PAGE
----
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Suddenly Single

 

Last updated 1/20/2021 at 1:19pm



How do we split the dog?

Dear SharonAnn,

My soon-to-be ex-wife and I have come to a mutual agreement on our finances and possessions, but we can’t seem to agree about our dog, Duke. Since my ex got a job in a different state, it boils down to who keeps the dog. But we both love him, bought him together, and used to walk him together.

I work from home, and she will have to go to the office most of the day leaving Duke home alone. I’ll also have more disposable income, so I can easily take care of vet bills and other pet expenses. She will barely make ends meet as it stands. I think I should keep him, but she wants ownership and is willing to go to court to fight for it.

– Signed: I want the dog

Dear “I want the dog,”

Oddly enough, this is a fairly common issue between divorcing couples, and you are lucky it’s not about the children. From a logical standpoint we need to be thinking about what’s best for Duke, including the financial responsibilities.

However, emotions get in the way of logic. Your ex may take all of the sadness around the end of her marriage and focus it on the one point of keeping Duke. Or she’s angry, and this is a punishment for you. Or she feels she will be less alone with Duke around.

Whatever her reasons are, you cannot change her behavior even when you point out how Duke will be better off with all-day companionship. The question for you is do you want to spend your time and money to go to court and have a public fight?

My advice is to let her take Duke. In this way you leave the door open for her to change her mind. When you calmly say to her, “I want what is best for Duke, and if after considering the financial responsibilities you think it best to take him, then I will not stand in your way.”

I’ve discovered that when you put such messages in writing, like in a hand-written note, or email, then she will be able to read and re-read it later while not in the throes of hot feelings. She is more likely to see that Duke will be better off with you.

When you refuse a fight, you leave the door open for better communication in the future. Your ex could then change her mind without feeling like she lost the fight.

Dignity is preserved on all sides. Peaceable resolution will ward off bitterness, and Duke will be loved no matter where he is.

Making Ends Meet

My husband Keith passed away two weeks ago after a year-long fight with heart issues. He didn’t want a funeral or memorial service, so we (my daughter and I) had a simple burial right away. I’ve been involved with our bill-paying for the last year, and when I saw my big financial picture, I cried. Without his pension I’ll be living on a song and a prayer from month to month. I can’t sleep at night. Finding a job is not in the question due to health issues.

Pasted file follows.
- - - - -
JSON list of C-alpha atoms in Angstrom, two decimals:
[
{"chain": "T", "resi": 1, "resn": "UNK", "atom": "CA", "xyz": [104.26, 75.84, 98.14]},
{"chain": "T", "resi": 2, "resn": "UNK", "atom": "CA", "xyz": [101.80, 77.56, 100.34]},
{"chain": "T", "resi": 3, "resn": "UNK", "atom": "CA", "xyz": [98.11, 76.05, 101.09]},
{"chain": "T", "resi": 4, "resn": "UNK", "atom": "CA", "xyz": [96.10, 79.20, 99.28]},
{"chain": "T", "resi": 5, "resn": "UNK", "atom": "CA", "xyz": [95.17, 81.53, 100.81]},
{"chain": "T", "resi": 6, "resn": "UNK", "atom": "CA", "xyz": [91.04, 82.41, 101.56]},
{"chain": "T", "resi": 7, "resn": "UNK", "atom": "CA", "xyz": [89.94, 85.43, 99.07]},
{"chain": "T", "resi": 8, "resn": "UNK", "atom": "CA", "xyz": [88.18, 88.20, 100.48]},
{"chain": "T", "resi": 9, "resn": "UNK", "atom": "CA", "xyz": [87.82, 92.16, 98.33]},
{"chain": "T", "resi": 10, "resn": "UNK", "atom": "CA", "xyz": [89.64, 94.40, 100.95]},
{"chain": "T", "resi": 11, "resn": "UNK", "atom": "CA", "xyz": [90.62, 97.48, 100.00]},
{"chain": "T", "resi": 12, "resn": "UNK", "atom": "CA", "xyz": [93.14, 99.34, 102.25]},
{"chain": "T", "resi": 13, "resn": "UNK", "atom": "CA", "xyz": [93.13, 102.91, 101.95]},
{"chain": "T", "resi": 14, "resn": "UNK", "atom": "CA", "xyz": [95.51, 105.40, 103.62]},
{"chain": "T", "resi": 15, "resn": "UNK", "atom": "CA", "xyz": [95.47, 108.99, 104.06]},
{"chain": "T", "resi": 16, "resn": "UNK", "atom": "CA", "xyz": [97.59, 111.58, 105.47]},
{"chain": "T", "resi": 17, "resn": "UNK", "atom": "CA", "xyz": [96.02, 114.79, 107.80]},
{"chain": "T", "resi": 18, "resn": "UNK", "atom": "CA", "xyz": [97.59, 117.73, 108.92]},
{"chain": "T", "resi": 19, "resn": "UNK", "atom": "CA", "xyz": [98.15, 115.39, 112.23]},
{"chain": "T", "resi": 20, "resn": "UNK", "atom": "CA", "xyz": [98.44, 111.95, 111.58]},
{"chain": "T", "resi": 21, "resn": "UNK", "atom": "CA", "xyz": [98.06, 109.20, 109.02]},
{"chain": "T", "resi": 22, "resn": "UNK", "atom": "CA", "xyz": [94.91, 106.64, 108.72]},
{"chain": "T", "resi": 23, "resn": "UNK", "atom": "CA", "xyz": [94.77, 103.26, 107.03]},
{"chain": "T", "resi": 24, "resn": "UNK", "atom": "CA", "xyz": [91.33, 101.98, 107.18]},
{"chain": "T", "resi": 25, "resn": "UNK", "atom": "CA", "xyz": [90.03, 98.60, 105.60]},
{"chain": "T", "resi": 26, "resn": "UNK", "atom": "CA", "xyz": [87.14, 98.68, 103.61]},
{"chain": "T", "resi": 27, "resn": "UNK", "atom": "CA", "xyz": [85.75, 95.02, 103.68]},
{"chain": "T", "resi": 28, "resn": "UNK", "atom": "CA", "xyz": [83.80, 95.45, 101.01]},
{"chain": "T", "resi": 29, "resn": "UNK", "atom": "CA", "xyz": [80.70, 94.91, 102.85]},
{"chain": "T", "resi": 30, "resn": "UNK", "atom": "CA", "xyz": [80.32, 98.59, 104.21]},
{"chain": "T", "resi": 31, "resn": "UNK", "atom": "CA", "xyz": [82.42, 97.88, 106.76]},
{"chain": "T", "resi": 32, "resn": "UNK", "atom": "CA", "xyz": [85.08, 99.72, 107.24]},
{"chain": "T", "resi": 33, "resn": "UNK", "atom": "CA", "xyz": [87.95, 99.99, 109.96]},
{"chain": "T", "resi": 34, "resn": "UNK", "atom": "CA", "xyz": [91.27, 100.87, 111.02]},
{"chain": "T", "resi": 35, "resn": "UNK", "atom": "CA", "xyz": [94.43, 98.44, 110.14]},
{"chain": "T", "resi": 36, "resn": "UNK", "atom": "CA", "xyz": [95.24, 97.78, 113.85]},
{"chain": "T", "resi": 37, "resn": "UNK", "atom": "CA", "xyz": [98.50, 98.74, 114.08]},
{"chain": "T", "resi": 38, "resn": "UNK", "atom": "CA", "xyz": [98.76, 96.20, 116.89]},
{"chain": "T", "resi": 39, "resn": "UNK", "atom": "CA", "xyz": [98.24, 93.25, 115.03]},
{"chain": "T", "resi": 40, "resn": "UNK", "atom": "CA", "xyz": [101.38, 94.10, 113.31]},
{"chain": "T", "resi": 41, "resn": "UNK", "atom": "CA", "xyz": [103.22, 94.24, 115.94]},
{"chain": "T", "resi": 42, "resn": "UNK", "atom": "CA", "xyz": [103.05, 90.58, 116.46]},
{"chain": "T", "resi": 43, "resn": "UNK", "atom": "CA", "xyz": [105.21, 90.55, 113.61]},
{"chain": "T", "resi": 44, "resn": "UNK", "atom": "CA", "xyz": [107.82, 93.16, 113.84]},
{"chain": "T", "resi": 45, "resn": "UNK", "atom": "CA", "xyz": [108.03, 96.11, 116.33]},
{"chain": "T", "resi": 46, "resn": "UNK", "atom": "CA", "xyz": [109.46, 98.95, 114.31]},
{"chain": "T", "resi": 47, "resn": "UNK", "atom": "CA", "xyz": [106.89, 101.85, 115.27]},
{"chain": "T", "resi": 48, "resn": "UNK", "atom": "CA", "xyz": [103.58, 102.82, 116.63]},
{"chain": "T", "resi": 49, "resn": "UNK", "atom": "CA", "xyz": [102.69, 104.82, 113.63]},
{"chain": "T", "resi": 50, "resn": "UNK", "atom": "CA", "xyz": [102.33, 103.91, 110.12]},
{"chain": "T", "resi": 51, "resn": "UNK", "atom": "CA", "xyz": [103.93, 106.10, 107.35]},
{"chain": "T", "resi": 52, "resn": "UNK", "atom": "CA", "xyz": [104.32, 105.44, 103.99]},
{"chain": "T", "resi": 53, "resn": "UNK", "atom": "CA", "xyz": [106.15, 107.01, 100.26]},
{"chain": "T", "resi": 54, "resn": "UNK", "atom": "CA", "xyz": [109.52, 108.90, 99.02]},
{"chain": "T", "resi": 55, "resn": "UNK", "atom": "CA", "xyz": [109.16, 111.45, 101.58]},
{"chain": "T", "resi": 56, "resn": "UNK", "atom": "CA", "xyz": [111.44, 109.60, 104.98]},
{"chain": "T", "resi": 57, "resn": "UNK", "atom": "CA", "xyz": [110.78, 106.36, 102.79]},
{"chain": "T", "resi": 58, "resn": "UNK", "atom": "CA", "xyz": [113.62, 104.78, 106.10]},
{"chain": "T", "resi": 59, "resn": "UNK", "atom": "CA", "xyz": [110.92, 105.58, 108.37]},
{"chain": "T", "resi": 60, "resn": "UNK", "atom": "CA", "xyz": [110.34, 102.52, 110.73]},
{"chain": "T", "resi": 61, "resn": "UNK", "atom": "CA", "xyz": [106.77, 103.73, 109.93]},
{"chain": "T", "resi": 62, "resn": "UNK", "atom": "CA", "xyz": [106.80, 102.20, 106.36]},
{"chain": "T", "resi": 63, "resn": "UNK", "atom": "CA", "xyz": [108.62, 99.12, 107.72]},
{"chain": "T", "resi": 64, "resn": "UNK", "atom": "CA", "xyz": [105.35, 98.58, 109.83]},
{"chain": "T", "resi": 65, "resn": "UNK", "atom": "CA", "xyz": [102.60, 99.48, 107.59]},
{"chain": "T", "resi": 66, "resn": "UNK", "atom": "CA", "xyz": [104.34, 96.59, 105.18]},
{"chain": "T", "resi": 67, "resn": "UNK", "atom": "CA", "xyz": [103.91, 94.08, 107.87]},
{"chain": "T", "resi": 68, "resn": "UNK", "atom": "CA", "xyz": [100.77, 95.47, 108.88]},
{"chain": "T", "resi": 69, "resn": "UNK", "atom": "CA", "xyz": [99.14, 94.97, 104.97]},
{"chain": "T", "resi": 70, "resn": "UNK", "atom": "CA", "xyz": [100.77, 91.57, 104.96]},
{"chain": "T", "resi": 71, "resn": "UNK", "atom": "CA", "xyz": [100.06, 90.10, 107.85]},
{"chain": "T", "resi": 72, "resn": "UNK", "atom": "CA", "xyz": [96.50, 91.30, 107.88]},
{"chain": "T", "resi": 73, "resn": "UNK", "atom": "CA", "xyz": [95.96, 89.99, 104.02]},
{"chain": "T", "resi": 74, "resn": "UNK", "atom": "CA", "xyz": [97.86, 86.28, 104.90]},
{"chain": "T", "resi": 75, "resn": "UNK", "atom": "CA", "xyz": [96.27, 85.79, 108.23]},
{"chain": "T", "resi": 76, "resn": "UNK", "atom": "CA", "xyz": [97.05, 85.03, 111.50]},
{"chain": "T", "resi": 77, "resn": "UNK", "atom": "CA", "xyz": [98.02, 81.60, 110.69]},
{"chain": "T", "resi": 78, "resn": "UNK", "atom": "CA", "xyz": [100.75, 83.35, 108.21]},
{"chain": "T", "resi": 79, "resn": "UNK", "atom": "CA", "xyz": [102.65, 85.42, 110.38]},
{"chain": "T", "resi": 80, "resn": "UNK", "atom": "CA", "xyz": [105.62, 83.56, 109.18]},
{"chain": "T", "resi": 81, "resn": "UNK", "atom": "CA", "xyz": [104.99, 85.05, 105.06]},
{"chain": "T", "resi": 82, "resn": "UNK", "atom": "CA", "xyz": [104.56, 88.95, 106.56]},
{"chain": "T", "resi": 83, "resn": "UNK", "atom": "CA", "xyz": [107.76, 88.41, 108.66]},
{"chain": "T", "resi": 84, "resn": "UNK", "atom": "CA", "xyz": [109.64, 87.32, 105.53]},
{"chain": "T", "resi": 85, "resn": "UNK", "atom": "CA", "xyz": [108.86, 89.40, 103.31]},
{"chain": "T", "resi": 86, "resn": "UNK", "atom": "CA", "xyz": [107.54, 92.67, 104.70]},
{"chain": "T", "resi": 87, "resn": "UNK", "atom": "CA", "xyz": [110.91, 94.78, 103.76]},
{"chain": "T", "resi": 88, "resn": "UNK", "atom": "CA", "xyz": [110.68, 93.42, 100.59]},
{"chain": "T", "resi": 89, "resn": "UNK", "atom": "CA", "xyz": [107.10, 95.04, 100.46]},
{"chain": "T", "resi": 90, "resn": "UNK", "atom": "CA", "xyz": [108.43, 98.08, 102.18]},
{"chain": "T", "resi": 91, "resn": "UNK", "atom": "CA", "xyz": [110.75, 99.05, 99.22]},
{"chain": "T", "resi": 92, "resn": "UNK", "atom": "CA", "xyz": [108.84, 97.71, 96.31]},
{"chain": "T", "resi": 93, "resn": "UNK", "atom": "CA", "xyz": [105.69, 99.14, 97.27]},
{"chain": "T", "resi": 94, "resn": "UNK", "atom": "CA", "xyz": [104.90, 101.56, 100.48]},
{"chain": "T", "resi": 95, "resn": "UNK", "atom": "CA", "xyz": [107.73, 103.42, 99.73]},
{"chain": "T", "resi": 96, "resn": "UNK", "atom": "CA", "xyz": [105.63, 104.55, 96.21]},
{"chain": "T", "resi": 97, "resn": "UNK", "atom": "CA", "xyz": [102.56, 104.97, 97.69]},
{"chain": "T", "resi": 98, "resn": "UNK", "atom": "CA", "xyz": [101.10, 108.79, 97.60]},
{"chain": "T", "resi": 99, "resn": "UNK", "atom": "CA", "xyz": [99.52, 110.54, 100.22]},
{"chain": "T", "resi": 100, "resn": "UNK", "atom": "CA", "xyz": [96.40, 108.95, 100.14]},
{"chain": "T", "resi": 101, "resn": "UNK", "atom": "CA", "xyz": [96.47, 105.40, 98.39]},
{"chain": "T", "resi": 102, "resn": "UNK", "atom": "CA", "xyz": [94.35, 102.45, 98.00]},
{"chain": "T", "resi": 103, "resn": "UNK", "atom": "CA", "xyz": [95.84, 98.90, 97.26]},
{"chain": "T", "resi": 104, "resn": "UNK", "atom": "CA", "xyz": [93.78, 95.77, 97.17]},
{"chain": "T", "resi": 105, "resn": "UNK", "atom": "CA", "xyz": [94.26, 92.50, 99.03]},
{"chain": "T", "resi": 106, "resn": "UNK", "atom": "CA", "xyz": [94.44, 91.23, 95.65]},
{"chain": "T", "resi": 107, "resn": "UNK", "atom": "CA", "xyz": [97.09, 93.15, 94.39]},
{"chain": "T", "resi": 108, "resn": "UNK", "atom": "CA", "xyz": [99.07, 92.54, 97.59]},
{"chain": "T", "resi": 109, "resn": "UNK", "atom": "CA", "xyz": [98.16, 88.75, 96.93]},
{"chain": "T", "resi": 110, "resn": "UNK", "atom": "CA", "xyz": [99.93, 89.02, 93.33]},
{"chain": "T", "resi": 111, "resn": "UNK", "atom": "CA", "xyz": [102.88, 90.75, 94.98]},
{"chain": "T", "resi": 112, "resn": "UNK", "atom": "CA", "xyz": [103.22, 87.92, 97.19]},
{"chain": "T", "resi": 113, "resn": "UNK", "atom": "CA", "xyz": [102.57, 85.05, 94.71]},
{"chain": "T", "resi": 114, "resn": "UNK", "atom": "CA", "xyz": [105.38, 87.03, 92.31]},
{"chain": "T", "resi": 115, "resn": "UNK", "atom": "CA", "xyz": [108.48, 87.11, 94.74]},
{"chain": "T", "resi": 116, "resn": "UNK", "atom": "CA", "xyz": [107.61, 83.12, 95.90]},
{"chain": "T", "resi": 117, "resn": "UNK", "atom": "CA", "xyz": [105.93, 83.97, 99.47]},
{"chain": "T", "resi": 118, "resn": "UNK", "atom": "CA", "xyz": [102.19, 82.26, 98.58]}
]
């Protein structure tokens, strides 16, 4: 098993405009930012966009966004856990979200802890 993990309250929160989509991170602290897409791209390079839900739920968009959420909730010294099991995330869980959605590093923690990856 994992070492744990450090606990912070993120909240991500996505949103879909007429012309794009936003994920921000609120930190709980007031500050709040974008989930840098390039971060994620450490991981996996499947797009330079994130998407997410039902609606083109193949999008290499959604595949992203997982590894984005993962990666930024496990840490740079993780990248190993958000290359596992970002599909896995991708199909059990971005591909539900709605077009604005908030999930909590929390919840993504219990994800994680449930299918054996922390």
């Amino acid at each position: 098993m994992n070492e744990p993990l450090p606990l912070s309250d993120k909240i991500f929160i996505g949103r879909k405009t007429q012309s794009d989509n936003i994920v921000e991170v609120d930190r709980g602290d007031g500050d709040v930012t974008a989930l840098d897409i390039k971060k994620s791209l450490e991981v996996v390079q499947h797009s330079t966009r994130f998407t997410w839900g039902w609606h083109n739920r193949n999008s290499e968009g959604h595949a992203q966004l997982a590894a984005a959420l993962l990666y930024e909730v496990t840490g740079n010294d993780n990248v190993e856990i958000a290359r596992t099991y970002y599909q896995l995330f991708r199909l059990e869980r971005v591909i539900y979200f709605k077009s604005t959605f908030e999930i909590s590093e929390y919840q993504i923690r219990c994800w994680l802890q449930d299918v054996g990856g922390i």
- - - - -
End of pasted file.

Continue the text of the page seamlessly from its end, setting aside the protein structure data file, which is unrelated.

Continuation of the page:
When I looked at my assets, I realized that I could rent part of my home and completely replace his pension. There’s no time to lose, so I loaded up the truck with the things I no longer wanted or needed. It took several trips to clear out years of our accumulation. I’m getting some painting done, and then I’ll have a nice space to rent out.

First, how can I find a trustworthy tenant and maintain a business-like separation? Second, my friends think I’m crazy to let a stranger come into my house. How do I explain?

– Signed: Learning Something New

Dear Learning,

I am sorry you are dealing with the loss of your husband. It must be hard to cope with money issues at the same time.

Kudos for facing finances head-on. Your questions about finding a good tenant are very perceptive. When I’ve been a landlady, I’ve found word-of-mouth, especially among my church friends, is effective for finding a renter.

Get an application in writing. Carefully check out references. Is the prospective tenant reliable? Pays rent on time? Reliable income?

Put the agreement in writing. When you put expectations and requirements in writing, then you have boundaries. I urge you to use a formal rental contract to protect yourself from potential legal issues. Boundaries set up in advance save you long-term grief. It’s helpful to talk to a landlord attorney who can supply you with a good contract.

It is best to have a separate entrance for the tenant area. If there is a way to create a kitchenette, then your part of the home can be completely private.

Bravo to you for finding a solution to your income shortfall. You can ask your friends for understanding and support because your financial situation is changed. Give yourself a big ‘atta girl’ for being willing to learn.

SharonAnn Hamilton, MBA, CFP®(retired), MSFS, CMC® journeyed in the suddenly single world for seven years (now happily remarried.) She now mentors suddenly single men and women, teaching how to build a strong financial, emotional and spiritual foundation for protection while processing changes and designing a new life going forward. Email: [email protected] for more info or to be invited to the next ZoomConversation.

 

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